Nineteen of 20 analysts polled by Reuters expect the Banco de Mexico to hold its benchmark rate at 3 percent in its first policy decision statement at 1 p.m. local time (1900 GMT) on Thursday instead of the previous release time on Friday morning.
Annual inflation slowed sharply in early January to just above 3 percent after running above the central bank’s 4 percent ceiling for acceptable price gains last year.
The drop in inflation, combined with slack Mexican growth data this week and a flood of liquidity from the European Central Bank last week, pushed economists at Capital Economics to expect a 25 basis point cut this Thursday.
“It is worth noting that previous rate cuts in Mexico have come as a surprise and that could be the case again this month,” economist David Rees wrote in a report on Wednesday. Last week, he had expected Mexico to hold rates steady this week.
However, Mexico’s peso slumped nearly 12 percent in the fourth quarter to its weakest against the dollar in nearly 6 years. While it has recovered slightly, the sharp drop could push vendors to raise prices this year.
“We caution that the foreign exchange pass-through will gain importance in the coming months,” wrote Nomura economist Benito Berber, who said a surprise cut would hurt the peso and increase the risk to inflation.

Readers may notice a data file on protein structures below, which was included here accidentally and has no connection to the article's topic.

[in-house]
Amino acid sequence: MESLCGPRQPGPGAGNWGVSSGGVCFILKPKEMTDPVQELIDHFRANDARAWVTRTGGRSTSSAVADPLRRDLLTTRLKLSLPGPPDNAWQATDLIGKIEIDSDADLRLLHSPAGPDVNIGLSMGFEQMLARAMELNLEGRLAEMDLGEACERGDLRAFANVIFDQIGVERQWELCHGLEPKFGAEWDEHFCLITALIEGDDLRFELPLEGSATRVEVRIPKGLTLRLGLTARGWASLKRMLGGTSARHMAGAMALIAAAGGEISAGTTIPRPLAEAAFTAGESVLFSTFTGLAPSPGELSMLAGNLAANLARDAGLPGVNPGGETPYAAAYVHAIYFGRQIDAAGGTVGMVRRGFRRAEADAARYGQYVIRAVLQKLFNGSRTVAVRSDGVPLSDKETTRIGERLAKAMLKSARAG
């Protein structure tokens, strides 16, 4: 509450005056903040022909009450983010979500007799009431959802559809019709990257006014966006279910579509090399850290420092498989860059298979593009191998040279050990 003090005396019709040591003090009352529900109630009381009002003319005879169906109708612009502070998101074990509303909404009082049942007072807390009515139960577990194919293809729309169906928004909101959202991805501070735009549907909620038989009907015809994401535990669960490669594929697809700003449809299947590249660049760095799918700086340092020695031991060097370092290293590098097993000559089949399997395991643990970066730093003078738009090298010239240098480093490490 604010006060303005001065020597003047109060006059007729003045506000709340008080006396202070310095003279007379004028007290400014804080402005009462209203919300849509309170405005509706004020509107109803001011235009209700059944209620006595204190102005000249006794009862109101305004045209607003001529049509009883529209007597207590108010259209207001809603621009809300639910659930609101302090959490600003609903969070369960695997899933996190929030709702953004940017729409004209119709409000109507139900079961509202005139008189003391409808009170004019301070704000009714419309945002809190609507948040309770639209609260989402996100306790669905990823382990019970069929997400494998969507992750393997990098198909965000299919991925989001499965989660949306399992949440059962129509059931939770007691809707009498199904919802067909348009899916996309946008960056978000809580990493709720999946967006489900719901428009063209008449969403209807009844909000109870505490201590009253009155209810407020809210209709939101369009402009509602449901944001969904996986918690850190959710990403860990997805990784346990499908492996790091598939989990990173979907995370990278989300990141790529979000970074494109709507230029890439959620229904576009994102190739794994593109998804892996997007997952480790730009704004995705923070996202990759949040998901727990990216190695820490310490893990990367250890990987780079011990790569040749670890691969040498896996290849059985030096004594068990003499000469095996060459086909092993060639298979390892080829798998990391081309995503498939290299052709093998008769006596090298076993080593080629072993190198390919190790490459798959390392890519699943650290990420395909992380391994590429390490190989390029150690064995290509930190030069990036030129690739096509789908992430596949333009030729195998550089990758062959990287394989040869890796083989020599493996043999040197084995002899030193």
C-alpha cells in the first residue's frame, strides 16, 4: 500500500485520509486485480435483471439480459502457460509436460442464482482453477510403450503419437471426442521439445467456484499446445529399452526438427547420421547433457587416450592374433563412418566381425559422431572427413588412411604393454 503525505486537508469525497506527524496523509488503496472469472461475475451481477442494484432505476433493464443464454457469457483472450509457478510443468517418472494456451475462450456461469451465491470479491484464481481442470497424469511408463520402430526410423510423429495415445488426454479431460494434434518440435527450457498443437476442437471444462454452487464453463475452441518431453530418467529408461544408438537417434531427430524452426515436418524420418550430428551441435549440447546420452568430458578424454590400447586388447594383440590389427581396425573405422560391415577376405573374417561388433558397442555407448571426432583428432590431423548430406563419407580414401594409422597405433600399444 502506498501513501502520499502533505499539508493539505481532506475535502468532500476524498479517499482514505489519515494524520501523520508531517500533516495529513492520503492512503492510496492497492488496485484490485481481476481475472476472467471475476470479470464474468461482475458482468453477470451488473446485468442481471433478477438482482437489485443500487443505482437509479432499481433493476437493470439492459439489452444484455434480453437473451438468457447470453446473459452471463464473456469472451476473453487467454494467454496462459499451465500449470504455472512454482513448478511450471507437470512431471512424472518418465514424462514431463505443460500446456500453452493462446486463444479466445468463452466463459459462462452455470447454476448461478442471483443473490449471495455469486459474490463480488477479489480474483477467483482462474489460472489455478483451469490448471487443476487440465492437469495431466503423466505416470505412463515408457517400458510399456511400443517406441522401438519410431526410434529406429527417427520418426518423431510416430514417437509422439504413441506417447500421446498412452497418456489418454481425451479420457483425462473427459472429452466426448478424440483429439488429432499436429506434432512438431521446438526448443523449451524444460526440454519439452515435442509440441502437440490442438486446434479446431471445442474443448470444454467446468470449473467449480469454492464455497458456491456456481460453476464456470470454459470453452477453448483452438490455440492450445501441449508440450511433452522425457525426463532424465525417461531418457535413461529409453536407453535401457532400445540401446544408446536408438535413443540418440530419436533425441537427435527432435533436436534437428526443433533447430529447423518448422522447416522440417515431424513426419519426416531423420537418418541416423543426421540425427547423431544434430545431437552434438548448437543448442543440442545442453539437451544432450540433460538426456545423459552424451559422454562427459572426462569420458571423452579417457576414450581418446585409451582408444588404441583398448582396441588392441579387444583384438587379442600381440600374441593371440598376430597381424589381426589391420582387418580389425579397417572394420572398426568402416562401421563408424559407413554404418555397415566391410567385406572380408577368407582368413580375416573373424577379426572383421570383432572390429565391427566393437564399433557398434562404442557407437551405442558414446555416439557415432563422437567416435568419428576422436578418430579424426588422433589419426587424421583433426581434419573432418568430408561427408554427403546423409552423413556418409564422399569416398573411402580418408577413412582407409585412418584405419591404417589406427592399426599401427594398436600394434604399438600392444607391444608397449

Policymakers held borrowing costs steady last month and flagged risks to consumer prices from the peso, which suffered as global oil prices tumbled.
Mexican central bank governor Agustin Carstens said earlier this month that Mexico will probably have to raise interest rates this year, given the Federal Reserve’s own expected hike in U.S. borrowing costs.
The Fed on Wednesday said the U.S. economy was expanding “at a solid pace” with strong job gains in a signal that the central bank remains on track with its plans to raise interest rates this year.
Analysts polled by Reuters expect an initial 25 basis point hike in Mexico during the third quarter, with further increases taking borrowing costs up to 4.5 percent by the third quarter of 2016.
(Reporting by Michael O’Boyle; Editing by Bernard Orr)